Extremism is now on the defensive in Algeria and Egypt after years of bloody confrontation. Across the Arab world a gradual struggle for political liberalization and economic reform is taking place. In Morocco, the opposition has become the government; in Qatar women have voted for the first time in a GCC state, and Kuwait has decided to permit women to vote as well; and the Palestinian Authority is being held to account by an elected Palestinian Legislative Council. Developments in the recent Algerian elections were a disappointment to us, but the people's desire for political and economic reform is manifest, and President Bouteflika is beginning to make clear his intention to respond to their aspirations. Meanwhile, Egypt, Tunisia, and Morocco have implemented significant and far-reaching economic reforms.
Finally, King Hussein's untimely death has underscored the fact that a process of succession is underway across the region after decades of unchanging rule in most Arab countries. The transitions in Jordan and Bahrain have been encouragingly smooth, but these may be the exceptions rather than the rule. And we must remain cognizant of the fact that over the next decade, leaders who have built up credibility and legitimacy over many years will be replaced by a younger generation who will take some time to establish itself.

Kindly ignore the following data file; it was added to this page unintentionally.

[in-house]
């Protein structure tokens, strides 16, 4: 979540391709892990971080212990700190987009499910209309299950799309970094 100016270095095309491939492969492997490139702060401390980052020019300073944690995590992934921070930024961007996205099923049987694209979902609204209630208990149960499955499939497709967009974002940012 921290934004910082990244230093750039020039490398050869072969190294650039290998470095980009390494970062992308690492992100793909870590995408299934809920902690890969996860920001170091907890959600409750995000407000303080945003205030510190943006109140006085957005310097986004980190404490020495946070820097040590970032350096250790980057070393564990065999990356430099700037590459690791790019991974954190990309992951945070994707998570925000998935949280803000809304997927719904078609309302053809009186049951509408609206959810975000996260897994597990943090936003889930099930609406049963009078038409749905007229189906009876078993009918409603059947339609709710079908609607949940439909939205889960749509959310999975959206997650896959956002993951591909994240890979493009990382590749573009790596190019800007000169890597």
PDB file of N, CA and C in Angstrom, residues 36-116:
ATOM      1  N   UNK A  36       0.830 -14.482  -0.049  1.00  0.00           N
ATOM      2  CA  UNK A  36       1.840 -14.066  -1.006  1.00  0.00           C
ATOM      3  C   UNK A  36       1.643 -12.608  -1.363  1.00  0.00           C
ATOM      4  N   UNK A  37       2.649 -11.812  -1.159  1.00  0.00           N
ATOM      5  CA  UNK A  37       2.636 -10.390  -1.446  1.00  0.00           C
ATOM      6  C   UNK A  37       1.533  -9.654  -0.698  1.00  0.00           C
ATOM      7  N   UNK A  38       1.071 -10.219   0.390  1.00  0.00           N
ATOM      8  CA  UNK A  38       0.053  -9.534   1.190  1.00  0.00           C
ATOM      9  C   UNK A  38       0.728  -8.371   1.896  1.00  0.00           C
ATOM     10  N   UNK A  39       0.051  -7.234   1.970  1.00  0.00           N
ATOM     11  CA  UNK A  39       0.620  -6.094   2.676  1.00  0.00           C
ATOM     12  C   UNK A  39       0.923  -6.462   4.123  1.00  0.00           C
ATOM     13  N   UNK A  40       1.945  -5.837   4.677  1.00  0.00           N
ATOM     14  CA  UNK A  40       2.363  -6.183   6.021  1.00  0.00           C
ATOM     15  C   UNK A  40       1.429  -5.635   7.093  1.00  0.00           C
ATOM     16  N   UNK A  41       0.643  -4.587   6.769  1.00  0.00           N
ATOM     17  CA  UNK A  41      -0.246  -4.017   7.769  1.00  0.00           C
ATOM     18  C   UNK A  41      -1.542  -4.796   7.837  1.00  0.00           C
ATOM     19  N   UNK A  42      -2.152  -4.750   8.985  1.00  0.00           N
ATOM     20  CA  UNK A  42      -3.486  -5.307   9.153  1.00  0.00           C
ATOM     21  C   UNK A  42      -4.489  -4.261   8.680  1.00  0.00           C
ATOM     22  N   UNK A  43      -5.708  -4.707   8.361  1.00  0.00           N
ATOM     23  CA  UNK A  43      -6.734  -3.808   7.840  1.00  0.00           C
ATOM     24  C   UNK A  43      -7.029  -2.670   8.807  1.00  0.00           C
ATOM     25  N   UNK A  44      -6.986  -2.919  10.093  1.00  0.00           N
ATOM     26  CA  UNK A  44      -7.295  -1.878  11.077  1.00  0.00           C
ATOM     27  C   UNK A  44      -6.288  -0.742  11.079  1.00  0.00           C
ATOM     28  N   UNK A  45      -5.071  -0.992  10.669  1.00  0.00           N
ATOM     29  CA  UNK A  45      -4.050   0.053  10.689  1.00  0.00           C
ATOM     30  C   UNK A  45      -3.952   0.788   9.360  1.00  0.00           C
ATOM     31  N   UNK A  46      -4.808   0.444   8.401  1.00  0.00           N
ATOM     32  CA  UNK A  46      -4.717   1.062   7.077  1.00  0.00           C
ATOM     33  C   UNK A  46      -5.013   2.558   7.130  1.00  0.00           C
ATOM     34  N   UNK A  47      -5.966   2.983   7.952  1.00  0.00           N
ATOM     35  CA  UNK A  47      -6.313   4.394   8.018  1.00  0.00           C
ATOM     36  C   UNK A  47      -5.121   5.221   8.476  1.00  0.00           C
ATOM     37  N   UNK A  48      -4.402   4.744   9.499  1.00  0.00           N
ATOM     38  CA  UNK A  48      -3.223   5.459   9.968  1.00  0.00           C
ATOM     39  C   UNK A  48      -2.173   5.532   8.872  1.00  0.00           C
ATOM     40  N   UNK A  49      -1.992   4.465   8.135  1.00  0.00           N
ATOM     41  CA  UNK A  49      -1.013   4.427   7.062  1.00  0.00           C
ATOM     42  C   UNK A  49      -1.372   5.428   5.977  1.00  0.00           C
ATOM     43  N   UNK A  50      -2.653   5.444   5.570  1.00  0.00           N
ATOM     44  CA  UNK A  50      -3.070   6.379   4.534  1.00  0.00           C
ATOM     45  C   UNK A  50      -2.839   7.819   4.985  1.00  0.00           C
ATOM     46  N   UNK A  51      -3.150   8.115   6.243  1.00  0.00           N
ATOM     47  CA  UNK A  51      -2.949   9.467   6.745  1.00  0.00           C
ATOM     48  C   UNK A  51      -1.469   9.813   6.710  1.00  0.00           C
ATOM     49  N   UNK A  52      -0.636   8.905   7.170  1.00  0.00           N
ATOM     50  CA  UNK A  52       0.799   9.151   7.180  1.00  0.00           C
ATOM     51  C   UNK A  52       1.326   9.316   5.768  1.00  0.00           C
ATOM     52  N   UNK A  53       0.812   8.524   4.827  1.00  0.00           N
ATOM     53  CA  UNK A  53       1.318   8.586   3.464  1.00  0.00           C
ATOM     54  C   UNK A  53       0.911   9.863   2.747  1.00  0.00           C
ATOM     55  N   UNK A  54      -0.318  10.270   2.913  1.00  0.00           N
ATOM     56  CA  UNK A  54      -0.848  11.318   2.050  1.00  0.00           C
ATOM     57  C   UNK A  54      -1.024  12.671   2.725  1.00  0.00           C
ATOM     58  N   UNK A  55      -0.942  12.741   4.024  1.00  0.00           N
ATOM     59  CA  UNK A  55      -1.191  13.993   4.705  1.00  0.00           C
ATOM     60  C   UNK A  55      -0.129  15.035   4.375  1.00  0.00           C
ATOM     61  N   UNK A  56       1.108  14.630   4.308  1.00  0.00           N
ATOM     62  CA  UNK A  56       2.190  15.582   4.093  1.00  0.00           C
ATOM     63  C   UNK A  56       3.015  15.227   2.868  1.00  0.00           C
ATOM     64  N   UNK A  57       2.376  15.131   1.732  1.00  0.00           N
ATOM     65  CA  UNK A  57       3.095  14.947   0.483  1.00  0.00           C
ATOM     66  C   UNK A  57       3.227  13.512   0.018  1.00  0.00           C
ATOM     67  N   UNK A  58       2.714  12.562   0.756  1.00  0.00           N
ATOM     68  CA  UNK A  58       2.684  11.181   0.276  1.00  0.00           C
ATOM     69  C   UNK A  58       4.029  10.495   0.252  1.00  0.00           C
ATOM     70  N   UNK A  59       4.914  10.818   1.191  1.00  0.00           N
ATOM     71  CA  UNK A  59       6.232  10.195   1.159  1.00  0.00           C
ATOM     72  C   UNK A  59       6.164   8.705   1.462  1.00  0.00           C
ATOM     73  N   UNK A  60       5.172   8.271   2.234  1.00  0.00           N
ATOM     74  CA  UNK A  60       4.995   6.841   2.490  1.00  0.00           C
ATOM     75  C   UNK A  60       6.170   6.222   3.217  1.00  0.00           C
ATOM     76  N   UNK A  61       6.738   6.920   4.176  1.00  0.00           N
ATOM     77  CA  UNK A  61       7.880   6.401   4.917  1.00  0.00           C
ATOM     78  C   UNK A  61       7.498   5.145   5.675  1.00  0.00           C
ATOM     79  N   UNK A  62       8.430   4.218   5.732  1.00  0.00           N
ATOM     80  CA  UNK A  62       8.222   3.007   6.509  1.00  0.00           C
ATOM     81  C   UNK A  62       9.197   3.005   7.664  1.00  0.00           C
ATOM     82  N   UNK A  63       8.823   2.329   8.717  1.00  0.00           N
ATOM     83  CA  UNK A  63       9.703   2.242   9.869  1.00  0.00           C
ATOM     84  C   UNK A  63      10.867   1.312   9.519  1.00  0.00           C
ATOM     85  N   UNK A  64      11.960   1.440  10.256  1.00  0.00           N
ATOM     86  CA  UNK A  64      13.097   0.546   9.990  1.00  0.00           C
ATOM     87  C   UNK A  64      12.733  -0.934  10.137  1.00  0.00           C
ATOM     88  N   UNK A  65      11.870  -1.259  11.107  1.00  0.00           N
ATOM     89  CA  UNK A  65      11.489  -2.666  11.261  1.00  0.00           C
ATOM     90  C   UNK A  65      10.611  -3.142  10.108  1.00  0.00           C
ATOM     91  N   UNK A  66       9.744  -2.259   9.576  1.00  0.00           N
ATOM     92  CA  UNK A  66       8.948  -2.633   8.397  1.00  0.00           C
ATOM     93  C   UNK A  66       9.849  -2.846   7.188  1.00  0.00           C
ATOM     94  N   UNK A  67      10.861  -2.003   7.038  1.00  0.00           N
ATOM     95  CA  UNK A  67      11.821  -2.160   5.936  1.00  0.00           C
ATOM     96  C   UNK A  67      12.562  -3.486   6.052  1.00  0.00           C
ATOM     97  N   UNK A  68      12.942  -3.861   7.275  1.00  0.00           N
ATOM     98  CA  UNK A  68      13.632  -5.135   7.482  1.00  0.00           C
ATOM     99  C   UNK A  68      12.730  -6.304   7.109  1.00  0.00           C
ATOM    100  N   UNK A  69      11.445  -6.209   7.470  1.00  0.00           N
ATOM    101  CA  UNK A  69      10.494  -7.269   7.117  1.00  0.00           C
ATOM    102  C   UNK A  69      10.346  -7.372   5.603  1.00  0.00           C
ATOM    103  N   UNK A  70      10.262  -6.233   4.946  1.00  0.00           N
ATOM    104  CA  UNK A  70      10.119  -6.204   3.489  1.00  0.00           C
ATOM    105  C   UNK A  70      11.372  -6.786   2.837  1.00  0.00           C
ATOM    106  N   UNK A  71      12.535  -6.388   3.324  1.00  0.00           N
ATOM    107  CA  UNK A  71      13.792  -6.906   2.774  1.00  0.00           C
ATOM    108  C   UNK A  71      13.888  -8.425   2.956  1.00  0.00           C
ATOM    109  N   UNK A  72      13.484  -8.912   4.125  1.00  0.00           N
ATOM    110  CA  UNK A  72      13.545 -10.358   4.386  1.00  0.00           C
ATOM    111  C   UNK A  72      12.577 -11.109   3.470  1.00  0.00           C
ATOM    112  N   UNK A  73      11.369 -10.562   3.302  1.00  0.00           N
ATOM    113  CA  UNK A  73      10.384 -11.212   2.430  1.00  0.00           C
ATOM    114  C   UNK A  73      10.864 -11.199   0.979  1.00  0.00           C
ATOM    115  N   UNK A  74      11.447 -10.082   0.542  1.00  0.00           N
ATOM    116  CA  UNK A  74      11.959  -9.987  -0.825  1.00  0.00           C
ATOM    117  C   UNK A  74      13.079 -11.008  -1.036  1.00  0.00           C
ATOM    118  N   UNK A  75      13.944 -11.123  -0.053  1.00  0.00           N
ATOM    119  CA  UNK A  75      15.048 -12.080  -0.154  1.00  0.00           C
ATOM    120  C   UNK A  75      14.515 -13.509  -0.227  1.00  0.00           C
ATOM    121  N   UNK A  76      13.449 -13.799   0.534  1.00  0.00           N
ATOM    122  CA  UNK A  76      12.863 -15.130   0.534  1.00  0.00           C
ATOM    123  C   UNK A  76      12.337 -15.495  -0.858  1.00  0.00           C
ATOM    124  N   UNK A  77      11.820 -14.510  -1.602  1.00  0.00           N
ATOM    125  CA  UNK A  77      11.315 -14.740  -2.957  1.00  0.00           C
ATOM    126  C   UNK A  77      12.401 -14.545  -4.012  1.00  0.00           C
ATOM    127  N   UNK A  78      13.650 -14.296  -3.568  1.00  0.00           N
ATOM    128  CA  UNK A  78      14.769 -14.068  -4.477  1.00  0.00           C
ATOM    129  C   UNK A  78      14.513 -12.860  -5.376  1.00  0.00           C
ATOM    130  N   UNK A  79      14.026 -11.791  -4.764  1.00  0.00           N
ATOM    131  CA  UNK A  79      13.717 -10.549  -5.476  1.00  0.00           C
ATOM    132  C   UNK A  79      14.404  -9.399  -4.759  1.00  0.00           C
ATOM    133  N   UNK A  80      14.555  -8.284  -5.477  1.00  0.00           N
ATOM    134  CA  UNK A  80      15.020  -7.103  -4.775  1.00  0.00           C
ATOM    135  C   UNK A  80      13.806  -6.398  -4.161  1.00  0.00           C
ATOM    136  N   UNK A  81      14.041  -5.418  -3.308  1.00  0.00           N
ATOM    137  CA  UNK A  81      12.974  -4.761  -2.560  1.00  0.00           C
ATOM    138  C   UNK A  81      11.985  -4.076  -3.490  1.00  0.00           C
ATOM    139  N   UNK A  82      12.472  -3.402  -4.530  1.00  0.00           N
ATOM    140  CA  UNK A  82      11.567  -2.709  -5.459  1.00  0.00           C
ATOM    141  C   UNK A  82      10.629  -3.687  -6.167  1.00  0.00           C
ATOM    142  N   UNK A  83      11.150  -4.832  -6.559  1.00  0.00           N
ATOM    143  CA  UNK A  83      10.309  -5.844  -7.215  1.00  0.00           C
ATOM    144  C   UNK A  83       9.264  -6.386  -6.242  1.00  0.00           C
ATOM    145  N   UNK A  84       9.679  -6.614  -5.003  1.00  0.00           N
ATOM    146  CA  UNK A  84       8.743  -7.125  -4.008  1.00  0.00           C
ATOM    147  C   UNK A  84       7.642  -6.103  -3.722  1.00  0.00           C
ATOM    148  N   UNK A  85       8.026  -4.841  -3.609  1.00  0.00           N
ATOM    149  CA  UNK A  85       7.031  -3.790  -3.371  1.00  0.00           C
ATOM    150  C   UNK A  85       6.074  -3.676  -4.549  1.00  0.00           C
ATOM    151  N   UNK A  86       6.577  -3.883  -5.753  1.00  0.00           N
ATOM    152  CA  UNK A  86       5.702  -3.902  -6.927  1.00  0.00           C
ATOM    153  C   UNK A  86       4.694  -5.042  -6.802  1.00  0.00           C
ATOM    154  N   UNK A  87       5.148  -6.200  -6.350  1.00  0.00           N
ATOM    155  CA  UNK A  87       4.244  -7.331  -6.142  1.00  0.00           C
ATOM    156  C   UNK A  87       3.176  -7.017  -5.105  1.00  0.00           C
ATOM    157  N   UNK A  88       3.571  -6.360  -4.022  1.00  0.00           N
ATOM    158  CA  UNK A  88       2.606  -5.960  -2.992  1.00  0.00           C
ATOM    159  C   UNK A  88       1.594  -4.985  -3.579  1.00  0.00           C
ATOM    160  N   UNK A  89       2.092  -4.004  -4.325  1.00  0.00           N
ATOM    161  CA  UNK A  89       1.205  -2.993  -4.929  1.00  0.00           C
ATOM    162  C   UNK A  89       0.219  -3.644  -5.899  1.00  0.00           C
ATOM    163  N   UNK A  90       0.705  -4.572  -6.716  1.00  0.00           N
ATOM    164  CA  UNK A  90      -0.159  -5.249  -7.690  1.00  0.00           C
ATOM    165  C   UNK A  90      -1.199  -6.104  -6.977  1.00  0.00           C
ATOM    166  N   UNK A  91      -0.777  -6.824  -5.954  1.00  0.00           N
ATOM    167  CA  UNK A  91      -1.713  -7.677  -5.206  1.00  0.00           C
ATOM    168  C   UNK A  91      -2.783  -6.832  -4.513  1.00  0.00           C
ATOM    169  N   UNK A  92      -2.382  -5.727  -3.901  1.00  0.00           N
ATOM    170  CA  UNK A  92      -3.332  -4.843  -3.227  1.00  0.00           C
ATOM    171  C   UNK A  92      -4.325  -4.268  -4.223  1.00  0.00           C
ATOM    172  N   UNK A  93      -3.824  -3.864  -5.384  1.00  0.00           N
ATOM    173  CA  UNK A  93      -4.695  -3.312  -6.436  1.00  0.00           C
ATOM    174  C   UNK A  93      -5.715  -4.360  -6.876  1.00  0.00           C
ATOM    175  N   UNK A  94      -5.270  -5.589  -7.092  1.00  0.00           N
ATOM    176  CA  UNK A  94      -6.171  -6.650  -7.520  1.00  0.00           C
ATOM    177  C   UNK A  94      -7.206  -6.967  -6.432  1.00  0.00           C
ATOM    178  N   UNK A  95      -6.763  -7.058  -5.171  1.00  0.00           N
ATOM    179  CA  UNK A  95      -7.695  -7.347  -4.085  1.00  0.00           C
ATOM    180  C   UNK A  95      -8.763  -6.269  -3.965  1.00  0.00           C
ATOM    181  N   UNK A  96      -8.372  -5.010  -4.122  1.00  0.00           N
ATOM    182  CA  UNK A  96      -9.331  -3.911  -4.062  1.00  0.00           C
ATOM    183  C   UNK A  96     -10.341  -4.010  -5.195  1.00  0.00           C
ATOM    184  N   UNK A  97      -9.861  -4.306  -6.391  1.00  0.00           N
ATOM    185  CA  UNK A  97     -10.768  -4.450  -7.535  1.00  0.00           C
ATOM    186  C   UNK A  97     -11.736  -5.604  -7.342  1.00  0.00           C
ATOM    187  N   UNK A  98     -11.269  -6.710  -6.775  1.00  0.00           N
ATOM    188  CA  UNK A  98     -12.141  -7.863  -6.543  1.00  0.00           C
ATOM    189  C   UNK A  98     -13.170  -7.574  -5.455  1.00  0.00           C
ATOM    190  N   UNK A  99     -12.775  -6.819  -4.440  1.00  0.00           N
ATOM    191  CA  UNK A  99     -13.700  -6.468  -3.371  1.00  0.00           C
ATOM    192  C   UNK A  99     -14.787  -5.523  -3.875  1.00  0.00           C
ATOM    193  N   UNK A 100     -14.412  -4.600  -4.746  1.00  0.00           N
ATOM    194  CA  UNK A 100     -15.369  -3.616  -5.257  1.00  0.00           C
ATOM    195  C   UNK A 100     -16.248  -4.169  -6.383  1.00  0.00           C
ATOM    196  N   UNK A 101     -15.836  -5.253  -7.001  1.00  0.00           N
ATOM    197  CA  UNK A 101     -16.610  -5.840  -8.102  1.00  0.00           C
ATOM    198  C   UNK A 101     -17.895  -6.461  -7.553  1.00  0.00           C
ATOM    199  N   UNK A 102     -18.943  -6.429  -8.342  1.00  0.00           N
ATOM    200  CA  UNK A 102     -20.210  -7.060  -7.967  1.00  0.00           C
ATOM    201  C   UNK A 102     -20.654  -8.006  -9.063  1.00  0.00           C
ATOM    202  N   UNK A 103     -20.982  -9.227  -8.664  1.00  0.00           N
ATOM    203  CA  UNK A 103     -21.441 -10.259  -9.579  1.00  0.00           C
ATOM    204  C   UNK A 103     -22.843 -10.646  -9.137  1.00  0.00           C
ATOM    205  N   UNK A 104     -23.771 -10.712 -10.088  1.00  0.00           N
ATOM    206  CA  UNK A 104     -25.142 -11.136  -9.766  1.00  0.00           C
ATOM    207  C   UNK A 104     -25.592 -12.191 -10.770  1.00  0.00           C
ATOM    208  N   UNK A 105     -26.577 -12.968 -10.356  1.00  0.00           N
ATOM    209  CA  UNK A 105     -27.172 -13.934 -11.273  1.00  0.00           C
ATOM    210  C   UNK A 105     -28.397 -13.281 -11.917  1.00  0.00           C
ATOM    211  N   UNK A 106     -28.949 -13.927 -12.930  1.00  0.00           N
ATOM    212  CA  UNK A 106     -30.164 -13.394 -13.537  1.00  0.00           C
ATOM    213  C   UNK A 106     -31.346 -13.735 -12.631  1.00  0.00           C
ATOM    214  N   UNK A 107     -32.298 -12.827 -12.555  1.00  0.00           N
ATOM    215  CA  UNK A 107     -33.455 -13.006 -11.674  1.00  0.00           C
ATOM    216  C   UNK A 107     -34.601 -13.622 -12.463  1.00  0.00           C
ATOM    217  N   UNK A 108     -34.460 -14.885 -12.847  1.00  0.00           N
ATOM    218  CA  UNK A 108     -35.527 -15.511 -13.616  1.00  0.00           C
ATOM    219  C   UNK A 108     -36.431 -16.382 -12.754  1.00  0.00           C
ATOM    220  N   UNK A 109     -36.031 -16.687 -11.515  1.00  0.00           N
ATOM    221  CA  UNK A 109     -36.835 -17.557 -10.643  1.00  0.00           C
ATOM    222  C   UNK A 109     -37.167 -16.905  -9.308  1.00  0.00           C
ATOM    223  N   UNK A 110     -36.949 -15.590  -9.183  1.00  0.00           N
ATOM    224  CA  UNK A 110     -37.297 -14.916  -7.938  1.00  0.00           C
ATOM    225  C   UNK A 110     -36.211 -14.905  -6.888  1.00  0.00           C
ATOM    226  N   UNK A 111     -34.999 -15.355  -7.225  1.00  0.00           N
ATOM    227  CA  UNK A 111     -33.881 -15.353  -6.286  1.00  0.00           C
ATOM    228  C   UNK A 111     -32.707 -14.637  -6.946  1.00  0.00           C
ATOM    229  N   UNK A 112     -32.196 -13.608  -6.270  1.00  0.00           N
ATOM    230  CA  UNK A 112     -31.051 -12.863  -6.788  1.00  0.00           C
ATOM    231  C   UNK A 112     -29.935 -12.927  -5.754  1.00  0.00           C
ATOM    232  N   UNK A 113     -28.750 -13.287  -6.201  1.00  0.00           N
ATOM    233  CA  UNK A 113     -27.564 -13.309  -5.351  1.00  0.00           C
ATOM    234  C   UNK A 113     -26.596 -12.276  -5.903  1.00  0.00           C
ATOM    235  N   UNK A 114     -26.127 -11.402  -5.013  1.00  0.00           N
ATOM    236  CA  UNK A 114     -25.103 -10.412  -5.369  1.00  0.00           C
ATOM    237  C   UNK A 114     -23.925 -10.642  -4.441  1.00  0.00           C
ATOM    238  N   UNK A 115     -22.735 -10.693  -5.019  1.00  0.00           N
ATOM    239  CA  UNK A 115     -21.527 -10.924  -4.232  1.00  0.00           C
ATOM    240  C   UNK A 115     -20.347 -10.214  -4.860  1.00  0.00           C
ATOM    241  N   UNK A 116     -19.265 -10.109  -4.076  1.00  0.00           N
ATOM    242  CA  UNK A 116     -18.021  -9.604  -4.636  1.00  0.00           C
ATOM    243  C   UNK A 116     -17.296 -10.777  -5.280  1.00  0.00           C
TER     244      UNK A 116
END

Because the Middle East is a region of vital interest to the United States, we are committed to helping it achieve a better future in the 21 st century than what it has experienced in the last half of the 20th century, when the Middle East was often a synonym for trouble and hopelessness. Above all, we have an intense interest in preventing it from backsliding into another era of extremism and conflict, marked by a new arms race in ballistic missiles and weapons of mass destruction.